'Time' Documentary Shows Toll Of Incarceration: 'Rob And I Always Knew We Would Restore Our Family'
A new documentary takes a powerful look at the toll incarceration takes on a family — and how one woman can make a difference.
“Time,” out in theaters and on Amazon Prime on Friday, tells the story of Rob and Fox Rich, high school sweethearts who married and started a family in the early ‘90s. But during a time of desperation, the two made a failed attempt to rob a bank, and both were sentenced to prison.
Fox served three and a half years, and Rob was sentenced to 60 years without the possibility of parole. After Fox was released, she spent the next two decades working to free Rob while raising the couple’s six boys.
Rob was granted clemency in 2018 after serving 21 years in prison.
A lot of the film consists of video footage that Fox shot herself while Rob was incarcerated. She says she picked up a camera in order to hold on to life’s precious moments to one day share with her husband.
“I wanted to capture those moments so that whenever we could move past this, we could hold on to some of those moments together and they wouldn’t be a total loss for Rob,” she says.
Seeing Fox’s videos was “bittersweet” for Rob — bitter in knowing how much time had escaped him from being with his kids but also sweet in basking in the relief that his prison sentence was finally over.
Directed by Garrett Bradley, the film documents the Rich family as they navigate life with their dad behind bars. Viewers see Fox fighting for Rob, calling judges and lawyers, opening her home and baring her soul to the filmmakers — all while single-handedly raising six kids.
Fox says she felt “honored” Bradley was interested in her family’s story, but also the stories of 2.3 million other incarcerated Americans and their loved ones.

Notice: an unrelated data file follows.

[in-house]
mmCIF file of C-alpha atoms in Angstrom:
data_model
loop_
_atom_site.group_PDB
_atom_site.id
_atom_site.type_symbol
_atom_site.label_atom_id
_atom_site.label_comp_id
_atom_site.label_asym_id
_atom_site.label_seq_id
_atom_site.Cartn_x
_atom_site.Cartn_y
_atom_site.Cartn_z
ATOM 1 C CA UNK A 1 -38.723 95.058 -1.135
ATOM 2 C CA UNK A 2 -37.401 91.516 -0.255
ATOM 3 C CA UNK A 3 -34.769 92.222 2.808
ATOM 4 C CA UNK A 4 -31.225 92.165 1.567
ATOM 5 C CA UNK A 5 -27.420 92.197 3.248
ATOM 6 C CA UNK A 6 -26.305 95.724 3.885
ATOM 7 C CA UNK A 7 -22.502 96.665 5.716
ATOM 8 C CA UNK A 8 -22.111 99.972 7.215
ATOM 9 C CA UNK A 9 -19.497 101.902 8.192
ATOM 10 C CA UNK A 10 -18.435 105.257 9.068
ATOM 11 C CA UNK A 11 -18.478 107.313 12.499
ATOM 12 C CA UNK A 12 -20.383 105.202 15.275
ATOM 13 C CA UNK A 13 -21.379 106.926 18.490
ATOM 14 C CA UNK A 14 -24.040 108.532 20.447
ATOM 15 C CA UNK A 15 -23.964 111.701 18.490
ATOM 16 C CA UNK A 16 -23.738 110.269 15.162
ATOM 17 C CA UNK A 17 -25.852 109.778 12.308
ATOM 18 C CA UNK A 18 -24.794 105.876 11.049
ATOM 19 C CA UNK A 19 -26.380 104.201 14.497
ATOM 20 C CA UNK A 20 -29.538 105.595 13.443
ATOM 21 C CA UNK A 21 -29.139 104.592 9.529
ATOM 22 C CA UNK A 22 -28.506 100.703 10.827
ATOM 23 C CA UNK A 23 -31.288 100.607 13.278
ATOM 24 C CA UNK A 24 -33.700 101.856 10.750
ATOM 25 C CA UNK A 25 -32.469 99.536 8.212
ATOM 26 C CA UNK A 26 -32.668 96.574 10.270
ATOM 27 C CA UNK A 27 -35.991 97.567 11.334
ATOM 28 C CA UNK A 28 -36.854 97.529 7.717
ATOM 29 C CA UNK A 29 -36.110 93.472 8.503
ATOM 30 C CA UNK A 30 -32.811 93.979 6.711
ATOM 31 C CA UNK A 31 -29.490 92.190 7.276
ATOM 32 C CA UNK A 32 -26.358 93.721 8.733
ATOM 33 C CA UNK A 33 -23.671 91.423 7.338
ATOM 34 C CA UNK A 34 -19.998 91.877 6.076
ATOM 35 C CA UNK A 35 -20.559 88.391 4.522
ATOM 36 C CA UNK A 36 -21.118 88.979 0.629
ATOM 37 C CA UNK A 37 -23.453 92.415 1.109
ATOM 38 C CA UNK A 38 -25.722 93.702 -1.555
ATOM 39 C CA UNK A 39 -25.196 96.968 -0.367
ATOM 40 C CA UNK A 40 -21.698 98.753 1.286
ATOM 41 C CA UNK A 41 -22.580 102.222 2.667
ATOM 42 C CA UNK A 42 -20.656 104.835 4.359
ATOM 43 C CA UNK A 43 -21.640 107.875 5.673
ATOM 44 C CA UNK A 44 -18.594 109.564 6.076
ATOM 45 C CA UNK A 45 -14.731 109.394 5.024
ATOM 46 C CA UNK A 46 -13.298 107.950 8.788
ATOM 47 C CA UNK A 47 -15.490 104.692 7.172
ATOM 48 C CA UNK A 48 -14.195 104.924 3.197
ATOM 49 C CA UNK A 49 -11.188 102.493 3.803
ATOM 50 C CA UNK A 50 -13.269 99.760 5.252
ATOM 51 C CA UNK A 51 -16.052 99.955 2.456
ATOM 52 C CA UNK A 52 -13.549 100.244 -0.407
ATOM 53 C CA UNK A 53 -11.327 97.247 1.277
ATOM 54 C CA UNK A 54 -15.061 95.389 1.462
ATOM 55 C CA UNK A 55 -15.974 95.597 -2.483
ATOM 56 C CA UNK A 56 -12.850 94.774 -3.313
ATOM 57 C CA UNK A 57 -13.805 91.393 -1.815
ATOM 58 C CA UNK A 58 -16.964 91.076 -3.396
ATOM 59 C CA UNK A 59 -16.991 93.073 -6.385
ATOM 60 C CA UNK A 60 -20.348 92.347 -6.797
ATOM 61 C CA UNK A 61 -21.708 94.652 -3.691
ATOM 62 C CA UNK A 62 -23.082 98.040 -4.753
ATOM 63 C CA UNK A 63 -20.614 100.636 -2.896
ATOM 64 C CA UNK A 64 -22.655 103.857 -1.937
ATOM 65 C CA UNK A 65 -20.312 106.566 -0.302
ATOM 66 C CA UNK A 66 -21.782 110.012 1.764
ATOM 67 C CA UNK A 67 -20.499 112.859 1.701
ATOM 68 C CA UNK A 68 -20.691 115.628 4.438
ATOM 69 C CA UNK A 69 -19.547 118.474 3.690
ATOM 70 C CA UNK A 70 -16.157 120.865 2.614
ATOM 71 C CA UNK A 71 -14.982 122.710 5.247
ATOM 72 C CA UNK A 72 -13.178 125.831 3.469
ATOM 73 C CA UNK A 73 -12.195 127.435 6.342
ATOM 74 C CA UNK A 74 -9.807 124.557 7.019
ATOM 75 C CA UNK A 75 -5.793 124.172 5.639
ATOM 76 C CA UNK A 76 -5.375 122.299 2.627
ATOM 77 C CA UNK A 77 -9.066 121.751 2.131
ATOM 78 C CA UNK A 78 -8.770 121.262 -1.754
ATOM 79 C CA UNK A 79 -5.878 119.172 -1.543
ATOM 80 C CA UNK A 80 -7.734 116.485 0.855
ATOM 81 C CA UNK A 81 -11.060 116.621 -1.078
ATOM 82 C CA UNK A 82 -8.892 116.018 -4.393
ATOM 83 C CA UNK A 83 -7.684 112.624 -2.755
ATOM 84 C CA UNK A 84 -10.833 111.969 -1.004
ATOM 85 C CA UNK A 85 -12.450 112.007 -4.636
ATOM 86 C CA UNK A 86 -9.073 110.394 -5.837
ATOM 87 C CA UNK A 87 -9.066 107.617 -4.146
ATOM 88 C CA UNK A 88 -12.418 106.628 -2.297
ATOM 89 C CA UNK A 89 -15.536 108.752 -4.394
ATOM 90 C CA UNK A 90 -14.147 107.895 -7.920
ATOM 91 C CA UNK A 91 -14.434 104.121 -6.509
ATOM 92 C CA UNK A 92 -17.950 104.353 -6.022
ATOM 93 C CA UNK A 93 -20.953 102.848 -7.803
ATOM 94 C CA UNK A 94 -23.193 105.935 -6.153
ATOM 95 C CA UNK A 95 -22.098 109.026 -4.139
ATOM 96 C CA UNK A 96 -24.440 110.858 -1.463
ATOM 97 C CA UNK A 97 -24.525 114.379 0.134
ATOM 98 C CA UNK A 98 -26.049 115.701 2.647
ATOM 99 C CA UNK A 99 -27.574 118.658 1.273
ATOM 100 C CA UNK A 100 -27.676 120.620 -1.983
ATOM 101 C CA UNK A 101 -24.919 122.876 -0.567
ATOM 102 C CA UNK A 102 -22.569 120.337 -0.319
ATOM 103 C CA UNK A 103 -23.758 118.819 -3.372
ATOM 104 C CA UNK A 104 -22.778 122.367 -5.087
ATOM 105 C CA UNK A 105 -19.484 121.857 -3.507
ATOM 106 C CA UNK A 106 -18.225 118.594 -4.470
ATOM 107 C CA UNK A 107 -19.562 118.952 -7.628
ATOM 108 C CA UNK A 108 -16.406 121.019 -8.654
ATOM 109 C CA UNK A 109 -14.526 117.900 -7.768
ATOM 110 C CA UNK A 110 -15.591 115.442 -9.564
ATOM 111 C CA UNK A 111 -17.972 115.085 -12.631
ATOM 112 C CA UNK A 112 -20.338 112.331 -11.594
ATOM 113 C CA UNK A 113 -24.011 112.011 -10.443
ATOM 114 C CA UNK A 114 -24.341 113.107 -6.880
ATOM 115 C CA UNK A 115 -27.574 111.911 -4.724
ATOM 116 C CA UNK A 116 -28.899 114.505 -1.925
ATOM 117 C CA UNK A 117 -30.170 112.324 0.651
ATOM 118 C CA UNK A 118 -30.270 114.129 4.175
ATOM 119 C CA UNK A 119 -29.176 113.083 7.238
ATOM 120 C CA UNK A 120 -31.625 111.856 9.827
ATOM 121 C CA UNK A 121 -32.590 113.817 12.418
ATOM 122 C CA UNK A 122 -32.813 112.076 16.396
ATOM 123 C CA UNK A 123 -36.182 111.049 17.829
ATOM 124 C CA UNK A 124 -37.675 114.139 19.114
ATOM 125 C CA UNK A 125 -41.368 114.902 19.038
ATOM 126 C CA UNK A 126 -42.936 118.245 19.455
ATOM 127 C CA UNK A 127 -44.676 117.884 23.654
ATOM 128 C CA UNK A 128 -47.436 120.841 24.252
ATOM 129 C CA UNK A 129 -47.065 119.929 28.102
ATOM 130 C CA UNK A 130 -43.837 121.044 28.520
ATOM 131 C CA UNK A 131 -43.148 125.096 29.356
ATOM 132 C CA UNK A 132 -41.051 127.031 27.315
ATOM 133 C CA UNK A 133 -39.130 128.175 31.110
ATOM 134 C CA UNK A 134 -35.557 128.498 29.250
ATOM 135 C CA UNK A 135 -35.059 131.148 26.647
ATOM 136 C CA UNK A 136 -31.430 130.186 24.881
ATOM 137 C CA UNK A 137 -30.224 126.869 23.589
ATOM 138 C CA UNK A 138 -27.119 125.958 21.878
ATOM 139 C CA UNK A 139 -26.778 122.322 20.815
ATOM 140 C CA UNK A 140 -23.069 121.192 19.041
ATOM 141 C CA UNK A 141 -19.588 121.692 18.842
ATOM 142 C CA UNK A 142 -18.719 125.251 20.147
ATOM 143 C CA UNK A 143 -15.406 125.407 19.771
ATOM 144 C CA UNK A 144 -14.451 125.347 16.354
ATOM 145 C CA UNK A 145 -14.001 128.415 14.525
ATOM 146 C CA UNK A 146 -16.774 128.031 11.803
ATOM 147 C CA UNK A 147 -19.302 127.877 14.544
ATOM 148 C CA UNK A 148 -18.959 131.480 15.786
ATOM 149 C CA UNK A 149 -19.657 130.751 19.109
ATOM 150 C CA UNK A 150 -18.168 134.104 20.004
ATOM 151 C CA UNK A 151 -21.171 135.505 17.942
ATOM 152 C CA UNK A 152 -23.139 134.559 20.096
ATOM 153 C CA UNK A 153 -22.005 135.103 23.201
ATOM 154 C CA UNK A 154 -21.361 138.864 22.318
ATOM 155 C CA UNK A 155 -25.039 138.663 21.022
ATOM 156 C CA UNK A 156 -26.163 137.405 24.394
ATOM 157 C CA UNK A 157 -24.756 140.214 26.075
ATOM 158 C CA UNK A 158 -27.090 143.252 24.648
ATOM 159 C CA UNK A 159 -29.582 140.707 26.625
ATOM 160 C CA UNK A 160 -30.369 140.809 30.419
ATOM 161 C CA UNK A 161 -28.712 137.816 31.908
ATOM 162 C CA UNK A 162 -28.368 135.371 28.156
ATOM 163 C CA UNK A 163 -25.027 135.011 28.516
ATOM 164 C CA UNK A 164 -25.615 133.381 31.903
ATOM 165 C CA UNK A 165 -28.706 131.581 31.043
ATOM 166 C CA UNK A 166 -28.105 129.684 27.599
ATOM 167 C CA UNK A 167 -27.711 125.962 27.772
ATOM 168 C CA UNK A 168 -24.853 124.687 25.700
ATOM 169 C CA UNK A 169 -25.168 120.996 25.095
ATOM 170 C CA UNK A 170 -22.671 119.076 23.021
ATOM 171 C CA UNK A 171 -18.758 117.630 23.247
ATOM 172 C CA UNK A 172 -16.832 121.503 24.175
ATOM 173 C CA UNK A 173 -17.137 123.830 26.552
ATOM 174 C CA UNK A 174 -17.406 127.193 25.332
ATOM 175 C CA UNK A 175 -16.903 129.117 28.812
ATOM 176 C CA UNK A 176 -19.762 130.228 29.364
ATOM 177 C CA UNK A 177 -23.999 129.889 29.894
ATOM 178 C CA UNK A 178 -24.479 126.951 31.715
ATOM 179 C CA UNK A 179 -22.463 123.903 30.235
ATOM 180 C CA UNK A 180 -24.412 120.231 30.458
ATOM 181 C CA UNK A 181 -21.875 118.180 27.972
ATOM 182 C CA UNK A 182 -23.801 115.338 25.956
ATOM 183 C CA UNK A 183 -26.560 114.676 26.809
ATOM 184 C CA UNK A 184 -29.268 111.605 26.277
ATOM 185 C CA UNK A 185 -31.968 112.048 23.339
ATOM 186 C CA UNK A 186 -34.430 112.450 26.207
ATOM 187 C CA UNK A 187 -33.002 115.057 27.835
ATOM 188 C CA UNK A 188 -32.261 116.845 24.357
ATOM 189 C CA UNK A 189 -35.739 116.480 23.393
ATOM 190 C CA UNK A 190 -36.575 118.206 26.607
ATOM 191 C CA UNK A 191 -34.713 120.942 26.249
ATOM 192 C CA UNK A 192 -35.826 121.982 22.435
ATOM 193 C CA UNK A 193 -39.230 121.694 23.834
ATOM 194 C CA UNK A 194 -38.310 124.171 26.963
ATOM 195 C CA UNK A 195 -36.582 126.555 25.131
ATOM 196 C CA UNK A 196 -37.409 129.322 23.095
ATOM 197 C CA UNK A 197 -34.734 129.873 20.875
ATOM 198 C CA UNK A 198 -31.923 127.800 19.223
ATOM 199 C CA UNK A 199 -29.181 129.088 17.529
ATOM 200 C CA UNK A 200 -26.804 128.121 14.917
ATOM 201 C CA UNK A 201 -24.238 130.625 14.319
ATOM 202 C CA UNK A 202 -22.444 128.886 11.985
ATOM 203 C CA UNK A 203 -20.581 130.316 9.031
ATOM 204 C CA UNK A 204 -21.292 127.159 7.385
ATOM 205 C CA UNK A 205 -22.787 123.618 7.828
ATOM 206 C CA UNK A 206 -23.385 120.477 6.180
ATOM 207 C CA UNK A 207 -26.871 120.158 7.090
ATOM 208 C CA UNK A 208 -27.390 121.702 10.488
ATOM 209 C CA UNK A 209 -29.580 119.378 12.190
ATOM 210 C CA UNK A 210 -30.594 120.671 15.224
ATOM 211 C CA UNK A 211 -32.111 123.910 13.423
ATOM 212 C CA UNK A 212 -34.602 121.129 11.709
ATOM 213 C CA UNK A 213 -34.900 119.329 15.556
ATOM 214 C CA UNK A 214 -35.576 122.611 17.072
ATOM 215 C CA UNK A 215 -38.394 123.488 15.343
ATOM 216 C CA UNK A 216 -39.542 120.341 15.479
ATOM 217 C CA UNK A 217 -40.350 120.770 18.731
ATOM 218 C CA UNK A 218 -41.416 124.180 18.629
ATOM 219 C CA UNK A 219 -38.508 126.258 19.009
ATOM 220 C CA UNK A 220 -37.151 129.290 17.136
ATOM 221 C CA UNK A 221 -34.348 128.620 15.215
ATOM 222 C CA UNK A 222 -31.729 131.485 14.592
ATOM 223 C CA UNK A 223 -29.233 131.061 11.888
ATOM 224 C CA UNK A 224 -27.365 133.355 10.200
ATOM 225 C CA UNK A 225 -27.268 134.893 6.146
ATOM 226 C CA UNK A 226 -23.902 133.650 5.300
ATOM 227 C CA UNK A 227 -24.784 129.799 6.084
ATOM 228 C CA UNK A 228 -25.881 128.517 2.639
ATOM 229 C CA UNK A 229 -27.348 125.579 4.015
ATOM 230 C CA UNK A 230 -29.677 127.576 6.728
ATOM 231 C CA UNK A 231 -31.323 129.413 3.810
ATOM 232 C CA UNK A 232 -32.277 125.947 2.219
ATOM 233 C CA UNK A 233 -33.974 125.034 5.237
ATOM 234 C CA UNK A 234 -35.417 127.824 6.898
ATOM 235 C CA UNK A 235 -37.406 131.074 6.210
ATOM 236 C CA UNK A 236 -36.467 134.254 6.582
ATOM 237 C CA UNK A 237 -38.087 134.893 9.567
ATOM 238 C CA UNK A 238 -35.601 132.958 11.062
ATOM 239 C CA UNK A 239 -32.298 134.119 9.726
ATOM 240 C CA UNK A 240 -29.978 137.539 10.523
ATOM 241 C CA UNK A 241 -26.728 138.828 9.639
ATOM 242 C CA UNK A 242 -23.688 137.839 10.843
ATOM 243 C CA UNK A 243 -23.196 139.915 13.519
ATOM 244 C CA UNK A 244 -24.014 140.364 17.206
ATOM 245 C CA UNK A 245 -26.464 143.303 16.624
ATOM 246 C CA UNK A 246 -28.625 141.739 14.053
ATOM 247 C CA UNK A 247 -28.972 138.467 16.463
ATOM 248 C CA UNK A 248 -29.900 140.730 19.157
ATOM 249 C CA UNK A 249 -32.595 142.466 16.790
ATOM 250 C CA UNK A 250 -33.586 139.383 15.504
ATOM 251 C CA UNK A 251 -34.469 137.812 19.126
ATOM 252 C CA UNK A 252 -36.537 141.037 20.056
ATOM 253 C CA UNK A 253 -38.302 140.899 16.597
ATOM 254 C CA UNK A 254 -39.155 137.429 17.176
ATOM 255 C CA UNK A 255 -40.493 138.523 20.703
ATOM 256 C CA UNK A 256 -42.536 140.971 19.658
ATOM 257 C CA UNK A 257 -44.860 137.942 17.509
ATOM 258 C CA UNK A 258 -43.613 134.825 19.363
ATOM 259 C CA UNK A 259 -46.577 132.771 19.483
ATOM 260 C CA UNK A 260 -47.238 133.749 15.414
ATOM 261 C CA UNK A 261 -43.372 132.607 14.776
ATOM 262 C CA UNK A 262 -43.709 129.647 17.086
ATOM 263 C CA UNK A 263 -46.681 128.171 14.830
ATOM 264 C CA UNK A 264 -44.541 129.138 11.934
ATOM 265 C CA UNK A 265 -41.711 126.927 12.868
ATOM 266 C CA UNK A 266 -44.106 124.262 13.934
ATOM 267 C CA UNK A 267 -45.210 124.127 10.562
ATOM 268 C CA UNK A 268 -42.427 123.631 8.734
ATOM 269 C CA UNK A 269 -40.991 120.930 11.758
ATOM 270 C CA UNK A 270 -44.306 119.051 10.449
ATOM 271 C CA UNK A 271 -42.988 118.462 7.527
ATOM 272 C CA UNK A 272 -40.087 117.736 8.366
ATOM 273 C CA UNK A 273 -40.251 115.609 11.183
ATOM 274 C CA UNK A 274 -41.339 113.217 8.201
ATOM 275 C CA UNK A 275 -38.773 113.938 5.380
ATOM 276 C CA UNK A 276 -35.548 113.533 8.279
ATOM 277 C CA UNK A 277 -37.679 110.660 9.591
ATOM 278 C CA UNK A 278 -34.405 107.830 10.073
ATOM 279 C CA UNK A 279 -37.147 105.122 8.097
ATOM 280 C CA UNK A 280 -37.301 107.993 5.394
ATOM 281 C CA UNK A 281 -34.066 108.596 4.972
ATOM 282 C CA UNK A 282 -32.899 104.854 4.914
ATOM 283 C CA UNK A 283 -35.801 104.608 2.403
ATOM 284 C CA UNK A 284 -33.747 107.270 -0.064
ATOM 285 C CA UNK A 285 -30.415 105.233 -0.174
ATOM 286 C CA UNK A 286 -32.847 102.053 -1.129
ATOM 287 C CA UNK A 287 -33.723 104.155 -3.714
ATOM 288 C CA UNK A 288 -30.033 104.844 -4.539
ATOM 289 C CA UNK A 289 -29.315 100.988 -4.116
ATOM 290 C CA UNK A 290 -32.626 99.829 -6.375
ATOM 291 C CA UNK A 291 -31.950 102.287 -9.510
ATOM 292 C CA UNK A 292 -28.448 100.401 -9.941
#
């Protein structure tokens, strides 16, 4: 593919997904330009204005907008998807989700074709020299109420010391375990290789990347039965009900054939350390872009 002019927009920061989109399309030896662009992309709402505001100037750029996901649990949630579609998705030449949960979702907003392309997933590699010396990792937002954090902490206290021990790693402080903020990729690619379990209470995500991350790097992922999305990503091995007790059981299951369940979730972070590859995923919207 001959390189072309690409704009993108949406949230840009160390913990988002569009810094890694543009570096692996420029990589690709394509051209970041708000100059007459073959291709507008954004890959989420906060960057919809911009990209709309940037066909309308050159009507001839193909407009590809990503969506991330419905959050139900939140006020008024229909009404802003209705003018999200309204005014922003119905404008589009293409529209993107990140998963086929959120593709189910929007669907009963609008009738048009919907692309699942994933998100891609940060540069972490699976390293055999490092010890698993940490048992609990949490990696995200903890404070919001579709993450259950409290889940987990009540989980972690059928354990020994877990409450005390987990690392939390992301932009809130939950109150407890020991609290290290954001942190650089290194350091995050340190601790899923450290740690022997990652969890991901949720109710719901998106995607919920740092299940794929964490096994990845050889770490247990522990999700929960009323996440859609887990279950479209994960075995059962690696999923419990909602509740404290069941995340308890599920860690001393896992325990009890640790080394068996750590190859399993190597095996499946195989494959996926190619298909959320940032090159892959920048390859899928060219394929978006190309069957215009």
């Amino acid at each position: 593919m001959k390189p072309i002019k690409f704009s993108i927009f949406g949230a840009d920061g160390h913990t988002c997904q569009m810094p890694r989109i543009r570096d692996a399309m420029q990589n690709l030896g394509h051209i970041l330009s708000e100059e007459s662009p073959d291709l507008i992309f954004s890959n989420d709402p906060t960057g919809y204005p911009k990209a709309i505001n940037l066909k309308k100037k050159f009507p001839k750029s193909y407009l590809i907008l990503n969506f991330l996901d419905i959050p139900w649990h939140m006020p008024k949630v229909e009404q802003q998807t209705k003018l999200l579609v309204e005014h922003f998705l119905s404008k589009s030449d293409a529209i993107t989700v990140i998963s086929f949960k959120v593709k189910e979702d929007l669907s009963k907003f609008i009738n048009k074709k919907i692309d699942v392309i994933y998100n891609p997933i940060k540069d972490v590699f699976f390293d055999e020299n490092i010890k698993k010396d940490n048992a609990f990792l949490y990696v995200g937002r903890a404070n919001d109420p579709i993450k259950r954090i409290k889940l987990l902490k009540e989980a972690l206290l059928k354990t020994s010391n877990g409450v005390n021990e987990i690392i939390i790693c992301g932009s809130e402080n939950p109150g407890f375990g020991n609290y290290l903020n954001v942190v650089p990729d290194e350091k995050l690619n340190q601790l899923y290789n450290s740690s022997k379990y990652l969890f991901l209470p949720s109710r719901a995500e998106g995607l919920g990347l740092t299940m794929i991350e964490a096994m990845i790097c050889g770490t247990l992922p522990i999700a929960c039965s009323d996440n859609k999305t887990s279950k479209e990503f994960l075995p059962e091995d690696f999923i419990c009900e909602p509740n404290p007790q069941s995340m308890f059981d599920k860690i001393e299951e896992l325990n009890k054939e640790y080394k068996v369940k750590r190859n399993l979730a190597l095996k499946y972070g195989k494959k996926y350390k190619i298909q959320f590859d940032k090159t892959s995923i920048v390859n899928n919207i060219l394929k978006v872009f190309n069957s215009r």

“When we connected for the first time, I knew that our family was in love with [Bradley],” she says. “And through that love, we would be able to tell one of the greatest love stories of all time — a story of radical love and resilience.”
On showing remorse for their past choices
Fox: “I think we concluded a long time ago that we as human beings have to give ourselves rooms to make the not so good choices and still know that we can be okay in knowing that I’m not the worst thing I’ve ever done. One of the most powerful moments for me was when Rob reminded us of what happened to us. And he says, ‘Baby, we lost our confidence because of the action we had made, but we got to forgive ourselves. We made a bad choice, Fox. We’re not bad people.’
“And so when you can settle into that, you must, as a formerly incarcerated person, not buy into ‘I’m bad or less than’ because of the labeling of convicted felon because it will really take you down a road. You’ve got to love yourself enough to forgive yourself so that others you [can] feel like you have earned the forgiveness of others. And that’s what Rob and I and our family tried to do — be better than the worst thing that we have done.”
On feeling Fox’s love while in prison